Hanson, the bricks to chemical conglomerate, is to raise $500m from the sale of southern US timber land and sawmill assets from its Cavenham offshoot.
The deal with Weyerhauser - a Washington-based pulp and paper group - comes just weeks after Hanson announced its four-way demerger plans which were poorly received in the City.
It means that the group is on course to net more than the expected $1.5bn from the proposed sale of all of Cavenham's timber and saw mill assets announced in December.
William Landuyt, chief executive of Hanson Industries, the group's US holding company, said: "This puts us ahead of schedule. We now believe total proceeds will comfortably exceed our initial estimates."
Hanson said that talks were continuing for the sale of the rest of Cavenham's southern US assets and timber land in Oregan, regarded as more valuable as it contains more productive, slower-growth woods.
The latest deal left the market unmoved yesterday, with Hanson's shares remaining unchanged at 186p. But Zafar Khan, an analyst with SGST Securities, said it could show that pessimism that the demerger plans cannot be completed on time may be misplaced.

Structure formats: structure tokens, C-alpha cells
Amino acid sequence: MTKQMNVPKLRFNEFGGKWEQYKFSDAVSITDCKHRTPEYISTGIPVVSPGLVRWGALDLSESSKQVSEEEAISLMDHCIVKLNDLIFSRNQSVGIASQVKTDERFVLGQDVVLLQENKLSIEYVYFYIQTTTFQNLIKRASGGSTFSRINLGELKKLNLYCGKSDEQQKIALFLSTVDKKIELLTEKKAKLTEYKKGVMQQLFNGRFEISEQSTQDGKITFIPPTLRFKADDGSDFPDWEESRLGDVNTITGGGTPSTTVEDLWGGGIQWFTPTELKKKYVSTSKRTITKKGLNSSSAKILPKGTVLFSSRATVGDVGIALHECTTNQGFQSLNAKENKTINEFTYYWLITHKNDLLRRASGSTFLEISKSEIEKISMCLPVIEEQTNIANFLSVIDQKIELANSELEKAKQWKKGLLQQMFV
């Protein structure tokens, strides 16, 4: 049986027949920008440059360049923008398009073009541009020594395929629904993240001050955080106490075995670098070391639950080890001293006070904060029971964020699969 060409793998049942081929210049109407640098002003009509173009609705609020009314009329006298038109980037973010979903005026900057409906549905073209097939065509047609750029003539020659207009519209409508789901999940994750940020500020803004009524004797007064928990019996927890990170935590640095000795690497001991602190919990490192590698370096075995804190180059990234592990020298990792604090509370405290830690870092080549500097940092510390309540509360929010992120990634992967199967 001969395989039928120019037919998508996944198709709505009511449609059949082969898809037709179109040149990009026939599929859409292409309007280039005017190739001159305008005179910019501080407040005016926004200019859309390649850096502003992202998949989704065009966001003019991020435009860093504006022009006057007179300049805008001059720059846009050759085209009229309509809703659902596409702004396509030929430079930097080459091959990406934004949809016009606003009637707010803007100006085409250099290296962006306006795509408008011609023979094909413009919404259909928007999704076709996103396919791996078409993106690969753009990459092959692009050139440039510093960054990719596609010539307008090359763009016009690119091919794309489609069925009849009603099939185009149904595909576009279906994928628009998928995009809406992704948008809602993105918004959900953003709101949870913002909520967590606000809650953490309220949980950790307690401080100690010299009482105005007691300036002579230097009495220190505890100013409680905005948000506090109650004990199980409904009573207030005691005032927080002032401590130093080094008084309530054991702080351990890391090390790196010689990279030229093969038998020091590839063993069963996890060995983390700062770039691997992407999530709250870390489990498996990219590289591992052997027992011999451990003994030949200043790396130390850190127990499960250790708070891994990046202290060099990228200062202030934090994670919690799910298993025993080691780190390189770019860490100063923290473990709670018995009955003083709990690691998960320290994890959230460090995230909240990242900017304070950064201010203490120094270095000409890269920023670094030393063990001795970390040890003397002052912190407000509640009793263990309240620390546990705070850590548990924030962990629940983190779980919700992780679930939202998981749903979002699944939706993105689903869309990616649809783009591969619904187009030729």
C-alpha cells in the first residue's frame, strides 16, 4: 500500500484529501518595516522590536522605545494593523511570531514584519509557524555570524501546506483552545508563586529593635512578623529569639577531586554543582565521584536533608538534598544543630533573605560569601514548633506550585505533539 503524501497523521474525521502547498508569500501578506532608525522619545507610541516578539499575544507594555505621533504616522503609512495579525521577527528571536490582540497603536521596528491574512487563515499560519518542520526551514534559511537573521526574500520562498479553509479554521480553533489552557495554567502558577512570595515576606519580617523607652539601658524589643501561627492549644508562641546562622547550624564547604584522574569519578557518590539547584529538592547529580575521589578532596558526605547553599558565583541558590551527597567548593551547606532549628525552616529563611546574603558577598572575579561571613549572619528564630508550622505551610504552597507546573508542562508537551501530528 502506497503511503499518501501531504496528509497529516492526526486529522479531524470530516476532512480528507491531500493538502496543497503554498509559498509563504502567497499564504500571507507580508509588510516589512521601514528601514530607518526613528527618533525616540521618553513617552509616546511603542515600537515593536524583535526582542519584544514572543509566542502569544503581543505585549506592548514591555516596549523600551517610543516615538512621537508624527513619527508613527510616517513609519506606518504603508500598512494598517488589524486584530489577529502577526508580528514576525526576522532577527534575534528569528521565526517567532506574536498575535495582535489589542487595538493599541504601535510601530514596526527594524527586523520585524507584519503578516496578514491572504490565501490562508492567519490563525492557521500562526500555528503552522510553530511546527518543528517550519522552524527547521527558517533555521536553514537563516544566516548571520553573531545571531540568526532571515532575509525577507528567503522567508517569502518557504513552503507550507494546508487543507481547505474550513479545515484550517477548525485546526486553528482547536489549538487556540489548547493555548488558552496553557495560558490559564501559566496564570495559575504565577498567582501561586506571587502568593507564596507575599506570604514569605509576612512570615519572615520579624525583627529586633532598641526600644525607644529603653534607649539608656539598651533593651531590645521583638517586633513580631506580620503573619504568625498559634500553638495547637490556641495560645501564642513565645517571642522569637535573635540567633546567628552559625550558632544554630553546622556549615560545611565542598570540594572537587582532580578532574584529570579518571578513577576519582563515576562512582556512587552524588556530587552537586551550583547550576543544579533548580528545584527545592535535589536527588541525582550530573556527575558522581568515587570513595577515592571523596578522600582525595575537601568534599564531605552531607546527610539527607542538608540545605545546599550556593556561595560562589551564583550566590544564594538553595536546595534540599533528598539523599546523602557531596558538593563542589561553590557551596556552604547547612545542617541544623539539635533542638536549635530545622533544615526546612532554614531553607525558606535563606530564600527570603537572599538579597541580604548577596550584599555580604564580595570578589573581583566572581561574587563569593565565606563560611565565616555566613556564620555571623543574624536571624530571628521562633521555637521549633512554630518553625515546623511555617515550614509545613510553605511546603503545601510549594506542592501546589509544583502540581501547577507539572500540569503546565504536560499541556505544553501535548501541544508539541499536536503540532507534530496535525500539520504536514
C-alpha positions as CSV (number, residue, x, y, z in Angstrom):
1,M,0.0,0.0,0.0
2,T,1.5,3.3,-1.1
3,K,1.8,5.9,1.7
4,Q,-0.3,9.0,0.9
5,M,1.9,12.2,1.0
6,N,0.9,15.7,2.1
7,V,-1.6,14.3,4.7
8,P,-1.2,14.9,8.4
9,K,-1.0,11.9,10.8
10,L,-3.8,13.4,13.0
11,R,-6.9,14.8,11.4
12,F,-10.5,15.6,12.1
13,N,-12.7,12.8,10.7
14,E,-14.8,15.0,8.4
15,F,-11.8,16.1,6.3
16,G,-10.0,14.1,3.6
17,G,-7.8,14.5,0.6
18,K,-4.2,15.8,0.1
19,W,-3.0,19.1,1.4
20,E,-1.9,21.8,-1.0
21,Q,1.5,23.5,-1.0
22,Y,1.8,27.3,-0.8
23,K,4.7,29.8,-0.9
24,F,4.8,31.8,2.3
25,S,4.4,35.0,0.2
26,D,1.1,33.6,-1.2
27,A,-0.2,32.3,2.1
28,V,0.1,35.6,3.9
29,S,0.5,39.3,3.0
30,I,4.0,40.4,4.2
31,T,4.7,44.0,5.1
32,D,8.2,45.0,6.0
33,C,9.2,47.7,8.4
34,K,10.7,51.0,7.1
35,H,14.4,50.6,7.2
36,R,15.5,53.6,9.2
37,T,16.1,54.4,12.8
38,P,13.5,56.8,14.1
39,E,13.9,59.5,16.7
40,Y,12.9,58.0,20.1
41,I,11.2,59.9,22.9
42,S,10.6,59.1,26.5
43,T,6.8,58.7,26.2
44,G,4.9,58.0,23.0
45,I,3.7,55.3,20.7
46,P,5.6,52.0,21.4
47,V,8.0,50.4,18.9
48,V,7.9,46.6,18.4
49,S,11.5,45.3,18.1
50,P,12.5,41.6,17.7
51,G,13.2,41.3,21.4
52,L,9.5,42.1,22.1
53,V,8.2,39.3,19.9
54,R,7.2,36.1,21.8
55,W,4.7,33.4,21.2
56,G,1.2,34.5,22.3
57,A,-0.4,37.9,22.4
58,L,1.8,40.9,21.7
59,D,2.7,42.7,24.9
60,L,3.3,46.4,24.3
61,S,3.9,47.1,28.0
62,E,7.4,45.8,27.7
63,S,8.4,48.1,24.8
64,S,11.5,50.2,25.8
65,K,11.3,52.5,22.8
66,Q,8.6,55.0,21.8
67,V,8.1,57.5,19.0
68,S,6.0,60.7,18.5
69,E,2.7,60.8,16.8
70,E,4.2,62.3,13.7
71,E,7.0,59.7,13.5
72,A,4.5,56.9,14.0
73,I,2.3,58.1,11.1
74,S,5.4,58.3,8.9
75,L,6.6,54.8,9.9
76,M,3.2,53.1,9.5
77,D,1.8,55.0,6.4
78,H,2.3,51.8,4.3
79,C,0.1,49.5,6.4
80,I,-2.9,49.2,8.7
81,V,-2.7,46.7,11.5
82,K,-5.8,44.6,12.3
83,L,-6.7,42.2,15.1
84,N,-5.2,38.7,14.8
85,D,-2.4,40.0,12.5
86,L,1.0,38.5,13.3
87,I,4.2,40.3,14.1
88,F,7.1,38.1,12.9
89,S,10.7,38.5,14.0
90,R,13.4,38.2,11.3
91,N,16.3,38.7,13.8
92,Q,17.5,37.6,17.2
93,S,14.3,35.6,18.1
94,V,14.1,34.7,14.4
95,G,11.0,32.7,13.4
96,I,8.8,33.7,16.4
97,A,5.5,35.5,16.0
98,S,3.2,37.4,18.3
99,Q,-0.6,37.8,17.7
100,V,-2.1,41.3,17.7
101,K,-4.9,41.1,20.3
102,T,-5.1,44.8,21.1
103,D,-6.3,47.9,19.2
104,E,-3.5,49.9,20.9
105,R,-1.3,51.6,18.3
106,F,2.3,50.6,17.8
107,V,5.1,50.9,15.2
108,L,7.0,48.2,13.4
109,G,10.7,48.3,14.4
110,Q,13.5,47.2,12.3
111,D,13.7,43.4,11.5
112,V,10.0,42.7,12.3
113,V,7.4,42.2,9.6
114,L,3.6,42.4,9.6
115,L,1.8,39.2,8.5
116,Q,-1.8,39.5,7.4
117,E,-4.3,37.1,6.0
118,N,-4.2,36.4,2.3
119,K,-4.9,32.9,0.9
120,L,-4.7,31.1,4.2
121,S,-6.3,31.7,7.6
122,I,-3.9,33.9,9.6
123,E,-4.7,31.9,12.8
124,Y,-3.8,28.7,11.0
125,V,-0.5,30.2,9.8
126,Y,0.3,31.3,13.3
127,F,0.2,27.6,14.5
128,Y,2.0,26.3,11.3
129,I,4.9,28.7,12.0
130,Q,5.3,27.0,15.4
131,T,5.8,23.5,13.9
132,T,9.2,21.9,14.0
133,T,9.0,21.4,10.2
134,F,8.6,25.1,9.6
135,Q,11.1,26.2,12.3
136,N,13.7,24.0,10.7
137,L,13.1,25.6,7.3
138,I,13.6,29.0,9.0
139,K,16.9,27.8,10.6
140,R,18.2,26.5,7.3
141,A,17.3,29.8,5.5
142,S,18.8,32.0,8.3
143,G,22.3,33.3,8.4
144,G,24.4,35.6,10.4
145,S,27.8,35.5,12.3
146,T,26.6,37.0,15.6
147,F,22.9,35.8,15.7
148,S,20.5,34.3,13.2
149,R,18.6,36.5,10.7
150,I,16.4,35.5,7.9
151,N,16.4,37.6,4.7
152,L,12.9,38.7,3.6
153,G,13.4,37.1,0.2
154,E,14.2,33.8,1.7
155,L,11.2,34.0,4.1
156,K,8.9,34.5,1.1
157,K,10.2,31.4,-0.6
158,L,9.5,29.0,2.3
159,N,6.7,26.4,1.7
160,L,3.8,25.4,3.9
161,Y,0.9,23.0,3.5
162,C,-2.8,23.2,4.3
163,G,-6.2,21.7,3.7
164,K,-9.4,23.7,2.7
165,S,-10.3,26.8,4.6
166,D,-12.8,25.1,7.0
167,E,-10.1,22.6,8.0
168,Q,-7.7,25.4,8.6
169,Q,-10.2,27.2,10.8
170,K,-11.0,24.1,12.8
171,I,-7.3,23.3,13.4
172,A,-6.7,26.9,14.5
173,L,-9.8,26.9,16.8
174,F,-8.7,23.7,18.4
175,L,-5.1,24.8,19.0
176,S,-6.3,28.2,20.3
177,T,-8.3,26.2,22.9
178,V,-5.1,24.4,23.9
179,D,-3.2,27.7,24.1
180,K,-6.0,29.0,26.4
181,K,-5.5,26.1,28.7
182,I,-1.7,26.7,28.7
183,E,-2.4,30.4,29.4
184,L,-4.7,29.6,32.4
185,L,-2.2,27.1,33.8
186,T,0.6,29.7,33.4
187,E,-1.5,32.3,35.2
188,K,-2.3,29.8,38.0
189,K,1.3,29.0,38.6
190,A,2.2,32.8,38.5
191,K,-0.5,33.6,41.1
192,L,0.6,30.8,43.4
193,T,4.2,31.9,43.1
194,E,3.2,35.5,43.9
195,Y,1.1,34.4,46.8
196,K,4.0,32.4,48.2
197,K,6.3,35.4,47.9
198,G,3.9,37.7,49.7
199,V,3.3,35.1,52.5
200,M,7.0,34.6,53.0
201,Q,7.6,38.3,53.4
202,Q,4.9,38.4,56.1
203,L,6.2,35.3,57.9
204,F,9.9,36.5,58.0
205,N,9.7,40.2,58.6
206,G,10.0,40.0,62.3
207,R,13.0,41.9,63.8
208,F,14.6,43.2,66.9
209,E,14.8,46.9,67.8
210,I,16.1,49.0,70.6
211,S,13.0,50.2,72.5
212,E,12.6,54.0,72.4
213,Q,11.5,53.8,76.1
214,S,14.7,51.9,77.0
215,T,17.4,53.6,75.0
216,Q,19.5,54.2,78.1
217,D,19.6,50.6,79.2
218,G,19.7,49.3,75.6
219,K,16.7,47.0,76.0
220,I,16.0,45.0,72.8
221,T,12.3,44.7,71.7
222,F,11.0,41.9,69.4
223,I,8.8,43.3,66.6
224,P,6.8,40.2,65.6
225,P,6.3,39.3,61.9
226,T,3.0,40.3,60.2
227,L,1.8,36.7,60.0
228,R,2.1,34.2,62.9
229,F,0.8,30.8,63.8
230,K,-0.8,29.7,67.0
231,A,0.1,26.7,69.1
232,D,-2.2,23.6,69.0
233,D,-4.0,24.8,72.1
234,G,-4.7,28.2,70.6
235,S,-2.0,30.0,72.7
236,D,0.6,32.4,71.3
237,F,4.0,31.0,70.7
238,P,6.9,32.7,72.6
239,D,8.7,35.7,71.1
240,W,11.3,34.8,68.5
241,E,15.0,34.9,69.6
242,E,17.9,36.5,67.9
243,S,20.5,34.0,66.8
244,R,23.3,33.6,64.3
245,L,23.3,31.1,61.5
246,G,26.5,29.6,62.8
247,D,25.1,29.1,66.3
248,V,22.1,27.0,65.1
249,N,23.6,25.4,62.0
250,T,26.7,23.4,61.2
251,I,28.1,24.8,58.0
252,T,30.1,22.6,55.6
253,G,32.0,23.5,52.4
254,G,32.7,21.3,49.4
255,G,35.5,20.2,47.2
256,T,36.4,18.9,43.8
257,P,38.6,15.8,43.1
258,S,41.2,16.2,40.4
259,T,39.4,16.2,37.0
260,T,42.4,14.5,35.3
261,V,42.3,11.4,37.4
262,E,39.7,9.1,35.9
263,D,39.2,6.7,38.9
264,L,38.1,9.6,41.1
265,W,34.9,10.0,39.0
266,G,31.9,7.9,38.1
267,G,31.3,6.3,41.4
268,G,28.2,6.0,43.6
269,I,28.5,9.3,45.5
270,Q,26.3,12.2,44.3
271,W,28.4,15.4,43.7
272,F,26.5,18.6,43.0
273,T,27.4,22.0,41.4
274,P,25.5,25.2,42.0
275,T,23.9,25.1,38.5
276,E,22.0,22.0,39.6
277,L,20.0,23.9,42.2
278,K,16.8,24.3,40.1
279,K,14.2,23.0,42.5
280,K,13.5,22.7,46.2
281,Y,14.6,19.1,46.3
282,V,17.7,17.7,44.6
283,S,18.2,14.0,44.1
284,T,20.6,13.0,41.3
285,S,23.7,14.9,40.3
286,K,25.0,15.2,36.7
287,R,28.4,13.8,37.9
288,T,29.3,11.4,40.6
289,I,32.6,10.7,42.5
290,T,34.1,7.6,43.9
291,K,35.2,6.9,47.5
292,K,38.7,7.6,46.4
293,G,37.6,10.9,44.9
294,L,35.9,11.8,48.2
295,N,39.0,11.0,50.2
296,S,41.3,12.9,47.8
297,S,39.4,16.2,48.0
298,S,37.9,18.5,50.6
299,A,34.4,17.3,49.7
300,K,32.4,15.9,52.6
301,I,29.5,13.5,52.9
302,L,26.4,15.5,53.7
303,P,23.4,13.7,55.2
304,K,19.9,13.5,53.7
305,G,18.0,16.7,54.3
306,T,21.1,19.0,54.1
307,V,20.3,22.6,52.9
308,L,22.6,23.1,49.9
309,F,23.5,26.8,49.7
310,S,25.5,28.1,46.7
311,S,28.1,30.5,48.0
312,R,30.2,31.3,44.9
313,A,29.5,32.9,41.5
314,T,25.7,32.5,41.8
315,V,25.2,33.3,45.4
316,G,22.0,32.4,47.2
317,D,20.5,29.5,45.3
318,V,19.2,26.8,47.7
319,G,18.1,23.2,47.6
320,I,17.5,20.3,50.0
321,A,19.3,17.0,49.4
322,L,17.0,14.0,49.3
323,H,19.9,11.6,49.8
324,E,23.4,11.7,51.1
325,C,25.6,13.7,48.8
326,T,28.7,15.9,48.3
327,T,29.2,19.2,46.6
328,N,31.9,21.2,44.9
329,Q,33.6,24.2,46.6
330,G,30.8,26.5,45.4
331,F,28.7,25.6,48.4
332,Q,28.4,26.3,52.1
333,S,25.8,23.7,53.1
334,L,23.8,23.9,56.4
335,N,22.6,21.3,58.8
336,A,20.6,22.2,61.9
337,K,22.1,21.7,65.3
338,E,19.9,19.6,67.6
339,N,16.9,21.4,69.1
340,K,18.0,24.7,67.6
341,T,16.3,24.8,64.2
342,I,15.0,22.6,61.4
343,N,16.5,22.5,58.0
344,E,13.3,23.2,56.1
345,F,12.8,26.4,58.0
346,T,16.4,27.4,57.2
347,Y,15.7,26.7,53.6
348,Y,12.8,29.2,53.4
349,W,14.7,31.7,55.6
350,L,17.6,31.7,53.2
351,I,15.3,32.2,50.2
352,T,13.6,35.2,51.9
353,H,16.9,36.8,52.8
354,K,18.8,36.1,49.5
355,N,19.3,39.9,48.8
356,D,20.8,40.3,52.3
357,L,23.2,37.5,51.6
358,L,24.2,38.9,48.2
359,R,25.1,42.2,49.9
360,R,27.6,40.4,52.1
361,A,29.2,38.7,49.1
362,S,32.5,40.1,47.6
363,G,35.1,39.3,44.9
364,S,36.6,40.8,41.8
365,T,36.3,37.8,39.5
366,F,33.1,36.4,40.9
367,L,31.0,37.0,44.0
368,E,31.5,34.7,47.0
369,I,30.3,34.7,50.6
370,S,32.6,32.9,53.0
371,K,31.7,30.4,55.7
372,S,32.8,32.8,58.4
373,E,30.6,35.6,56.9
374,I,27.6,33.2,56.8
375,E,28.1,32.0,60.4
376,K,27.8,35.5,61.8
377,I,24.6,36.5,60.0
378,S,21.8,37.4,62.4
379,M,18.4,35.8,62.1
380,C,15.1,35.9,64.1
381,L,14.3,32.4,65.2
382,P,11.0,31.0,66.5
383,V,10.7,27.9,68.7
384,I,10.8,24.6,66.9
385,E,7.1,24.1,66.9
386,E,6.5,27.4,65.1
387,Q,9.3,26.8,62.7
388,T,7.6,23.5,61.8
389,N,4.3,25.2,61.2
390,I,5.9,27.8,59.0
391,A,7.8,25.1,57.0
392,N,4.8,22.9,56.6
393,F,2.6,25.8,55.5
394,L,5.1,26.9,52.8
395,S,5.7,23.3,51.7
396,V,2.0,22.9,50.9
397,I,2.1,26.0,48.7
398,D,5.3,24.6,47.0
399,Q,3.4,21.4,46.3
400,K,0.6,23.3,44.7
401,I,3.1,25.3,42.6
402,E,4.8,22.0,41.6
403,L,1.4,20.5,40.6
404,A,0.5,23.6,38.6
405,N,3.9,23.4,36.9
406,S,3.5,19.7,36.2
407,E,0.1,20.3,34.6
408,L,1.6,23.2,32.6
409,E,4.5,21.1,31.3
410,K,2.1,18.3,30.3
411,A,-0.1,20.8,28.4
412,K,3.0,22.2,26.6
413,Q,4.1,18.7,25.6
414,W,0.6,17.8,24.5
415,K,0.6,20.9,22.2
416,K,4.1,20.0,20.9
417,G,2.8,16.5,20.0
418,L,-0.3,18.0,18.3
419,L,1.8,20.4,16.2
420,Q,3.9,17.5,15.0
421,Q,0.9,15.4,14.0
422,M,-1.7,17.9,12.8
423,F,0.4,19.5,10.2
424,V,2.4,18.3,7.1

"It's an early indication that the situation might not be as gloomy as some commentators think", he said.
Cavenham was one of the top ten timber land groups in the US, owning 1.75m acres. Its operating profit fell 19 per cent to pounds 97m in 1995 on the back of falling timber prices. Yesterday's sale includes 661,200 acres of timber in Louisiana and Mississippi and four southern saw mills, which produced 500m feet of sawn timber last year.
Hanson's vice-chairman, Christopher Collins, said the proceeds of the sale would be used to reduce the group's $3.8bn of debt.
Observers believe the group will redeem a pounds 500m convertible bond issued in 1991. The debt is expensive, bearing a coupon of 9.5 per cent, and Hanson has the right to repay holders from July this year.